What kind of country awaits asylum seekers reaching the UK?
On the water, everything was black. Of course Ali had grown accustomed to darkness; it had been dark in the back of the truck that drove him here over three long days, and darker still in the hold of the ship where he had stowed away before that.
But this was a different kind of darkness, a darkness without walls that stretched to infinity – left and right, forwards and backwards, up above to the night sky and down below to the sea floor.
“I could tell this story a hundred times and you still wouldn’t understand it unless you were there,” he said, reliving the cold and the silence, the waves that sloshed into the tiny boat and the 17 frightened people, two of them children, who all cupped their hands trying to slosh them back. “I closed my eyes,” he said quietly. “Because when I opened them, I could just see black.”
Ali didn’t know it yet, but he was approaching the end of a journey that spanned 4,000 miles and at least 10 different countries, and which had cost his family somewhere in the region of £25,000. It began in the west of Iran three years earlier, when security officers told Ali that his life was under threat due to his political activism at university; it had since involved wrapping himself in sheepskins to hide among a consignment of livestock in Turkey; months spent homeless on the streets of Athens; and most recently a blind passage across Europe in a lorry – with only a bottle of water and a few dates for sustenance, and no idea where he would end up.
When he eventually tumbled out onto a strange beach in the early hours of the morning and was met by people-smugglers ordering him onto a dinghy, he had tried to back away at first, gripped by a fear of what the water held, and what might be waiting for him on the other side.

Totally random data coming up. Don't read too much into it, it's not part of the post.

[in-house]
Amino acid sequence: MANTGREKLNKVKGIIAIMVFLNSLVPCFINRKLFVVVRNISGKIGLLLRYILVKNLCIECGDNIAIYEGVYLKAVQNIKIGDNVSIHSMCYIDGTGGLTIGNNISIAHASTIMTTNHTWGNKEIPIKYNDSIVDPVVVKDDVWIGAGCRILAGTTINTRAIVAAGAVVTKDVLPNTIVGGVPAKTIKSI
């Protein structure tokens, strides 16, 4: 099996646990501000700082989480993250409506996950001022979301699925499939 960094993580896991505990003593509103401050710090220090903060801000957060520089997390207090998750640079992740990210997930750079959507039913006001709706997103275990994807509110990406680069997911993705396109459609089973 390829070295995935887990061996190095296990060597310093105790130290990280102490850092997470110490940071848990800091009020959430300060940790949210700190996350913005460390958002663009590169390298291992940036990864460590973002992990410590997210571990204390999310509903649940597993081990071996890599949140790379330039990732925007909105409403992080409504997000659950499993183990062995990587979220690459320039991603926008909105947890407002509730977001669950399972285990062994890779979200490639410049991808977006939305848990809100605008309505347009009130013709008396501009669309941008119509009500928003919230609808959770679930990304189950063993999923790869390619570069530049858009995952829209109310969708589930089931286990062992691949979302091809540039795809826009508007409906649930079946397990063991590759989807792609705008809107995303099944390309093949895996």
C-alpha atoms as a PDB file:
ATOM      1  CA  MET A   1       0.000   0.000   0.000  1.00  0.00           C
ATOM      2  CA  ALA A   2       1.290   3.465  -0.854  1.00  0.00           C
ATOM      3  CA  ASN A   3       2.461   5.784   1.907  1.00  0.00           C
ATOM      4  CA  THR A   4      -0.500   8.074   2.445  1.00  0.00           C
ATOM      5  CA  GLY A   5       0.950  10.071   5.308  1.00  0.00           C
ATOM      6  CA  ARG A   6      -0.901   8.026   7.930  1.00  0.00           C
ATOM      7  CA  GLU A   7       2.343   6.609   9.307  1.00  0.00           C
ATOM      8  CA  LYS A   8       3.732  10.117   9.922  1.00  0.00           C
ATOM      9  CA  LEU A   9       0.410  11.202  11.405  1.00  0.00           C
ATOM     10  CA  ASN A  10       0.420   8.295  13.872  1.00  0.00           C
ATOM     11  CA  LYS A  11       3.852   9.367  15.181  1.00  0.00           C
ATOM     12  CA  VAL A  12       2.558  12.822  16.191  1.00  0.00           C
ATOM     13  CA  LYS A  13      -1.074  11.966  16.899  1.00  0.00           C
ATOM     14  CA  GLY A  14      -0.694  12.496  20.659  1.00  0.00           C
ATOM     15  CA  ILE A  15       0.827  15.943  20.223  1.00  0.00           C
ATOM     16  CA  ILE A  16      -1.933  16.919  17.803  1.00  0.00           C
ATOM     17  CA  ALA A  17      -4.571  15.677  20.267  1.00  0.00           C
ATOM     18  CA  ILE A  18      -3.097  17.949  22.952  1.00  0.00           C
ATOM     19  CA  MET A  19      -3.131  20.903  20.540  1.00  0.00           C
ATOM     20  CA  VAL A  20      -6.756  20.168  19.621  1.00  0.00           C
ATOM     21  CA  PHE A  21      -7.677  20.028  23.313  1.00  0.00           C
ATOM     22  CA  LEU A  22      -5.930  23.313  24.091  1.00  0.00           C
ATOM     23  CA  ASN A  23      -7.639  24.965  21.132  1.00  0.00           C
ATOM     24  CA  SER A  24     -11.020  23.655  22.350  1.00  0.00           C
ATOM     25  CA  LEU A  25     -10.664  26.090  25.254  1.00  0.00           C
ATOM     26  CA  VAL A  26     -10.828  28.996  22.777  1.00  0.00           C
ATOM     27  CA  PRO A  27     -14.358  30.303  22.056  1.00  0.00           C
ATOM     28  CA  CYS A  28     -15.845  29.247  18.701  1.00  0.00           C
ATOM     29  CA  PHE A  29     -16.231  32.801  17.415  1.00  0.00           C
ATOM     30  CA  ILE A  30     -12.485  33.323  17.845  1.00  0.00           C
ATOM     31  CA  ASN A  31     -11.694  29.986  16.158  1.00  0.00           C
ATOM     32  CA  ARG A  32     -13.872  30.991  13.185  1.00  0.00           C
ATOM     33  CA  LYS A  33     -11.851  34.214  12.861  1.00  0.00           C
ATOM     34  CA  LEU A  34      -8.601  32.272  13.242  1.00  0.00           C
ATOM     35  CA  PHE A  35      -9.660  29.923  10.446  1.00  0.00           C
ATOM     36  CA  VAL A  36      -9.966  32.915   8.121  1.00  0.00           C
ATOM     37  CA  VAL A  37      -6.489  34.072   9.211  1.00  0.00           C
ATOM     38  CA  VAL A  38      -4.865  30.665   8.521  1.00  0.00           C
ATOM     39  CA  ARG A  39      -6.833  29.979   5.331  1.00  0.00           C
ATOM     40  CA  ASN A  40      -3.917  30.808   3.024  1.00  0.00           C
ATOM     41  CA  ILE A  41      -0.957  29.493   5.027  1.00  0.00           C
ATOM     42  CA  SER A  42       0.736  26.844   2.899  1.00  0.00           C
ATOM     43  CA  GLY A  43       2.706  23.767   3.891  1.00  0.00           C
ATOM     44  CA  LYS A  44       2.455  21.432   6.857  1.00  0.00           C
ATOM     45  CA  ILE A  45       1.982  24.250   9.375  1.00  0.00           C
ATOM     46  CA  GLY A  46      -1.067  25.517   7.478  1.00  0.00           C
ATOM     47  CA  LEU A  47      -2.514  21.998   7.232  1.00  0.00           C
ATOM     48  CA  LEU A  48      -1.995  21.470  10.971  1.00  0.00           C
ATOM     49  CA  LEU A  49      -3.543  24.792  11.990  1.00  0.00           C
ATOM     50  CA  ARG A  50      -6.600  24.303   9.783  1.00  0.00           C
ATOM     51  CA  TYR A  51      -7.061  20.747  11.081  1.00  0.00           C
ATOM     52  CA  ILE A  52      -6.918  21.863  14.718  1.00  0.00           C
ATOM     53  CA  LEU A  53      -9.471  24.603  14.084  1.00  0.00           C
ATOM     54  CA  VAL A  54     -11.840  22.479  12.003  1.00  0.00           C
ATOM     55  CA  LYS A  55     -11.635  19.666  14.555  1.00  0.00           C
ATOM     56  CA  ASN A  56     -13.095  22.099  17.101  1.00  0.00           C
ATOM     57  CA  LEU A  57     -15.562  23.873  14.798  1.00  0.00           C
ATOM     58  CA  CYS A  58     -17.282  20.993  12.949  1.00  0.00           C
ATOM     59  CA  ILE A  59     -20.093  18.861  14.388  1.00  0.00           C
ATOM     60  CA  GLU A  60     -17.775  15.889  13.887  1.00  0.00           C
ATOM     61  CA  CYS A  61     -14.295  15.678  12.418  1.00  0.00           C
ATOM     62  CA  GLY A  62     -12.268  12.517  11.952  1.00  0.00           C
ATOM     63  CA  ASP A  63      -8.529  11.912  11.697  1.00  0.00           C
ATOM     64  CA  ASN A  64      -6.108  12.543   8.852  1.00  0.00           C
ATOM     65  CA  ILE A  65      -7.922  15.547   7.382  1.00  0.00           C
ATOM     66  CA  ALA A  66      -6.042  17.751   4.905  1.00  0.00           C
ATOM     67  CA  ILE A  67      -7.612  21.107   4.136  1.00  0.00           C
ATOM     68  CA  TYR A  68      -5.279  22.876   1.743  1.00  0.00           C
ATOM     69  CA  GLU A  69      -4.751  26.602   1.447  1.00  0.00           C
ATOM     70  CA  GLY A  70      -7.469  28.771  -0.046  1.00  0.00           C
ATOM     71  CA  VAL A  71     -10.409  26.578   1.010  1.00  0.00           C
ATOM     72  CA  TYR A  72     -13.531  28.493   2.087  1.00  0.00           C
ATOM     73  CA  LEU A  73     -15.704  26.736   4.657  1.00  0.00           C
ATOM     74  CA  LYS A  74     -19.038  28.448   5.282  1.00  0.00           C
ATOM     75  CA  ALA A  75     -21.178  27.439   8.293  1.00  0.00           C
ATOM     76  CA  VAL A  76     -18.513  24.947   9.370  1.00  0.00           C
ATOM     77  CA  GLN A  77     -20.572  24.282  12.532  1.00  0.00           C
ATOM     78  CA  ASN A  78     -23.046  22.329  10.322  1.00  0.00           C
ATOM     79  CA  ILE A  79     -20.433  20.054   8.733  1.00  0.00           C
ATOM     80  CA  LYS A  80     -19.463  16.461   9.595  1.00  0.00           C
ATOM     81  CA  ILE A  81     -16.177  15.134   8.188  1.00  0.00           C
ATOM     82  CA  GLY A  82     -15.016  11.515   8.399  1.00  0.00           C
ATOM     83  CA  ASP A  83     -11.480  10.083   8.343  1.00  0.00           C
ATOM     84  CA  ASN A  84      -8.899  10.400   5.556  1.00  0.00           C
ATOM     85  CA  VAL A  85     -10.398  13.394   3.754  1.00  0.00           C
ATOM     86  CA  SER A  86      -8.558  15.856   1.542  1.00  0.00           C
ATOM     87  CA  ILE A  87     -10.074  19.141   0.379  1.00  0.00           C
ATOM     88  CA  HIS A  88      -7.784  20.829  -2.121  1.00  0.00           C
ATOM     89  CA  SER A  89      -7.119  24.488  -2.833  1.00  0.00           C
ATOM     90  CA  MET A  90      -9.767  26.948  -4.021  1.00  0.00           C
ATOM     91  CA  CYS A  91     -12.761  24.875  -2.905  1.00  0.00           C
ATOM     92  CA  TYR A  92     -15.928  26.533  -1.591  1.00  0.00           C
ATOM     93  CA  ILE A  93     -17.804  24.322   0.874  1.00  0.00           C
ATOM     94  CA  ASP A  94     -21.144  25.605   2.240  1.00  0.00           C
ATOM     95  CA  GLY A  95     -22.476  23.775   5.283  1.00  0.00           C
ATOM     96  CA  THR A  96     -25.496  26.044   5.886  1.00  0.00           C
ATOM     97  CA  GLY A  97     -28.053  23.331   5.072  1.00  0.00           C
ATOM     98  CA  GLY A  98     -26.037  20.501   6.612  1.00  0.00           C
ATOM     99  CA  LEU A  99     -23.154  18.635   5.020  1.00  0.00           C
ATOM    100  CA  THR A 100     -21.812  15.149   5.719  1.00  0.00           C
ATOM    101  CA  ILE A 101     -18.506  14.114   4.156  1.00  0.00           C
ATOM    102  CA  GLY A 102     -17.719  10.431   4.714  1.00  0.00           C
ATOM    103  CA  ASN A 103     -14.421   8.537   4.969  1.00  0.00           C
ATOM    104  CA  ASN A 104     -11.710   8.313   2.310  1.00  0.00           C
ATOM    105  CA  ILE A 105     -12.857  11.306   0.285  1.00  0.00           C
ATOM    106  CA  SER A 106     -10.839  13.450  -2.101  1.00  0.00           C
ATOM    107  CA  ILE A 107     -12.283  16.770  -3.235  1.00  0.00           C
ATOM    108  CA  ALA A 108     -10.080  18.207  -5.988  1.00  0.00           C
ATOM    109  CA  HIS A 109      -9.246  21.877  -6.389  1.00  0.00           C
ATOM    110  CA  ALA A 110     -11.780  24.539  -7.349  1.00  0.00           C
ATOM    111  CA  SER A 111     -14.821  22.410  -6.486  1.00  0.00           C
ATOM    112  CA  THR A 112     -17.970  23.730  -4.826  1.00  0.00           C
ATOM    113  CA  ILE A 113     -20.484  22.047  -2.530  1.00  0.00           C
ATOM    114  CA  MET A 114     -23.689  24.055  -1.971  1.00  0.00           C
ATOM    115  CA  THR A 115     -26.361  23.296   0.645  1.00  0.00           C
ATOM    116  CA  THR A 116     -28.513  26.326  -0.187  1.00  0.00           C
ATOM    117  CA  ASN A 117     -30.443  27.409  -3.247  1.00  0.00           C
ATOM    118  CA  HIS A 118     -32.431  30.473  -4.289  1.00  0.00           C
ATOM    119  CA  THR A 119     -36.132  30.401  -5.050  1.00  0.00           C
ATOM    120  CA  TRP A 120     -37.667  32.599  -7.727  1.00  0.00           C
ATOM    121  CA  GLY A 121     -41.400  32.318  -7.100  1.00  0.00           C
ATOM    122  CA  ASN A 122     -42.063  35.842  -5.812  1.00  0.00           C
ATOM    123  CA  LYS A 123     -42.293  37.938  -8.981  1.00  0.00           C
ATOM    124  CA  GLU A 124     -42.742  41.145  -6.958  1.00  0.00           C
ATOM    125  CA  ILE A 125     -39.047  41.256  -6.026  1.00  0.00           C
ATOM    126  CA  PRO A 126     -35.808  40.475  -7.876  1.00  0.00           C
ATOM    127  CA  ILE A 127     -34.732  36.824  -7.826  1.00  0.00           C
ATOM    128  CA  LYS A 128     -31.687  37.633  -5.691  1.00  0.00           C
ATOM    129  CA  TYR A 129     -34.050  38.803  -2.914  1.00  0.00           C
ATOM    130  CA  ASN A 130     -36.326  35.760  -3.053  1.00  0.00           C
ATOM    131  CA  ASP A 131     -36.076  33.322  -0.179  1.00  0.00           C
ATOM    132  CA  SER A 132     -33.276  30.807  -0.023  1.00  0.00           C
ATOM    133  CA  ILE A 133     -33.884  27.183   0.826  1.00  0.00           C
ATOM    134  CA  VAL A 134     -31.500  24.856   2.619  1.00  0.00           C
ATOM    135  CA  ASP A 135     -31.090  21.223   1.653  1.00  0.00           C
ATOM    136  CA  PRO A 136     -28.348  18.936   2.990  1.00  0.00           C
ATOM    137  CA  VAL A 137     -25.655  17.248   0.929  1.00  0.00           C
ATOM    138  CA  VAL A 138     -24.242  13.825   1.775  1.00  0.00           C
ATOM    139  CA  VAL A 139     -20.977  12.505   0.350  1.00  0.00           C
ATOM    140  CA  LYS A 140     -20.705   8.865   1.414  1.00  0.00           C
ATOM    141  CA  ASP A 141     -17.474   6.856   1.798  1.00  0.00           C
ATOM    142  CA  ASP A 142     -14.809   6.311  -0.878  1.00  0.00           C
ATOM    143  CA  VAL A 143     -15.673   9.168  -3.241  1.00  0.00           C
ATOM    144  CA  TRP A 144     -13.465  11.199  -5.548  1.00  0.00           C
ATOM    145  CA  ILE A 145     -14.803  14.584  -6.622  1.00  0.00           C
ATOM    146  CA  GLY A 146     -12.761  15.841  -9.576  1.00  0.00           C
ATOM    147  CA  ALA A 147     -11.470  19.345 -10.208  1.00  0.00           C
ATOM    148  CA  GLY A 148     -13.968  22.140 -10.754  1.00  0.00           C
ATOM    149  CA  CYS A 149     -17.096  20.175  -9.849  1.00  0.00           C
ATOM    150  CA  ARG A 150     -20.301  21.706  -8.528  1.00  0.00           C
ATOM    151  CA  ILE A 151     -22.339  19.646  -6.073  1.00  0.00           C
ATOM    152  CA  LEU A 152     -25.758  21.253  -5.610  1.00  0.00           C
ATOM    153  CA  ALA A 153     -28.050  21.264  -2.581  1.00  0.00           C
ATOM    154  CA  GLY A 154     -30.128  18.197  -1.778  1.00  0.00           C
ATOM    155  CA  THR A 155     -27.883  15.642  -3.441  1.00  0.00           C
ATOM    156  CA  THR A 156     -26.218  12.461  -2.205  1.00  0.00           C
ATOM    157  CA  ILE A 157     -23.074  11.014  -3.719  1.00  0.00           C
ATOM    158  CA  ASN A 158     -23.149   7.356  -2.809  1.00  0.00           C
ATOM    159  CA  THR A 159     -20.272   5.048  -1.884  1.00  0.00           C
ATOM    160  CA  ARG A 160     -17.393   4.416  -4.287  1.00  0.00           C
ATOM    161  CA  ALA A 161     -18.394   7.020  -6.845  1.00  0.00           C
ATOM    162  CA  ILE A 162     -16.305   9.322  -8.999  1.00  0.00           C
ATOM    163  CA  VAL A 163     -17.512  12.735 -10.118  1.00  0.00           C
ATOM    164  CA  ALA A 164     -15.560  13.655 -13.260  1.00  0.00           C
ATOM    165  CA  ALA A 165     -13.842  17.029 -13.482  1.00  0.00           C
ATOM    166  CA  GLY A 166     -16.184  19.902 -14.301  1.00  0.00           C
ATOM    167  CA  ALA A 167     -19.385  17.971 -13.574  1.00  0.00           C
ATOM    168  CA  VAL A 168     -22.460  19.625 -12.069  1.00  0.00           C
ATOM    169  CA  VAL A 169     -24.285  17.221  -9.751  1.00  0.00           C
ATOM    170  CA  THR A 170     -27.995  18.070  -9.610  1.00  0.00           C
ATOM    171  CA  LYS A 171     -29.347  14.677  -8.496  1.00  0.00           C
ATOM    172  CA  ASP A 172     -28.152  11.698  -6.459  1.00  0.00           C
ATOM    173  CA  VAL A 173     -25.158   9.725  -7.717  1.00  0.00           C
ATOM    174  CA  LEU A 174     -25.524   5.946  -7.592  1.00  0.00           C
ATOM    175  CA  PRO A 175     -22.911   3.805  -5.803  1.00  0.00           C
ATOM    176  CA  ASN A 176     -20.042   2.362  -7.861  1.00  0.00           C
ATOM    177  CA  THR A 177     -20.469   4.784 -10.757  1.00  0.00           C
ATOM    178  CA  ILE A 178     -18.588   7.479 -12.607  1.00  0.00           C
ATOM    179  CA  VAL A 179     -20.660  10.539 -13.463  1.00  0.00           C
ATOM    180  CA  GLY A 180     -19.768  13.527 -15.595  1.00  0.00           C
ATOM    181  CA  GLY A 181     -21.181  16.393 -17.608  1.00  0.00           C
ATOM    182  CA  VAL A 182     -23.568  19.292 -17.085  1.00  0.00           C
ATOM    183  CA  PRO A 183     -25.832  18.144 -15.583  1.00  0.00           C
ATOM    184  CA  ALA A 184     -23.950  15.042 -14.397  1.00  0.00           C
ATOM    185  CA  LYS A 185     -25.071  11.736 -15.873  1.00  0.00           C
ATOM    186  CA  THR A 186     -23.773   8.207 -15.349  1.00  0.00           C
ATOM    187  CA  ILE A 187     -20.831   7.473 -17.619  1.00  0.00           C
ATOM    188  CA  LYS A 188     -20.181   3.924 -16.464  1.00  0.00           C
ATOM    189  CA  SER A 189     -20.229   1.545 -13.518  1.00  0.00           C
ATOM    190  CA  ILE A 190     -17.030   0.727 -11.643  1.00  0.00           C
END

“I said, I don’t want to go, I will die,” he remembers. “They said no, you’re here now and you have to go.” So he waded in up to his chest, clambered inside, and embarked on yet another voyage into the unknown. It was four hours later, as the sun was beginning to rise, that a large vessel drew up alongside them. “Where am I exactly?” Ali asked the official-looking person in a hi-vis jacket who pulled him aboard. “You’re in UK waters,” the man replied. “Welcome to Britain.”
A nation arguing with itself
What sort of Britain Ali was being welcomed into, and in particular what sort of relationship this country has with nations and people beyond its borders, is the question that – sometimes blatantly, sometimes subtly – sits at the heart of the contemporary national conversation. In recent years, as the UK has lurched through divisive elections, constitutional crises, and successive prime ministers, much of the turmoil has been driven by conflicting views on what it means to consider ourselves as being part of a community – and by extension, on where that community starts, and finishes. Now, at a moment in which Britain is carving out a new identity for itself outside of the European Union, those faultlines have assumed an even greater significance. Ali has landed in the middle of them.
For many of us, debates around migration play out on parliamentary benches, inside poll booths, or across the increasingly fevered pages of national newspapers. But in Kent, along a 35-mile stretch of coastline between Deal to the north and Dungeness to the south, these arguments take a more tangible form.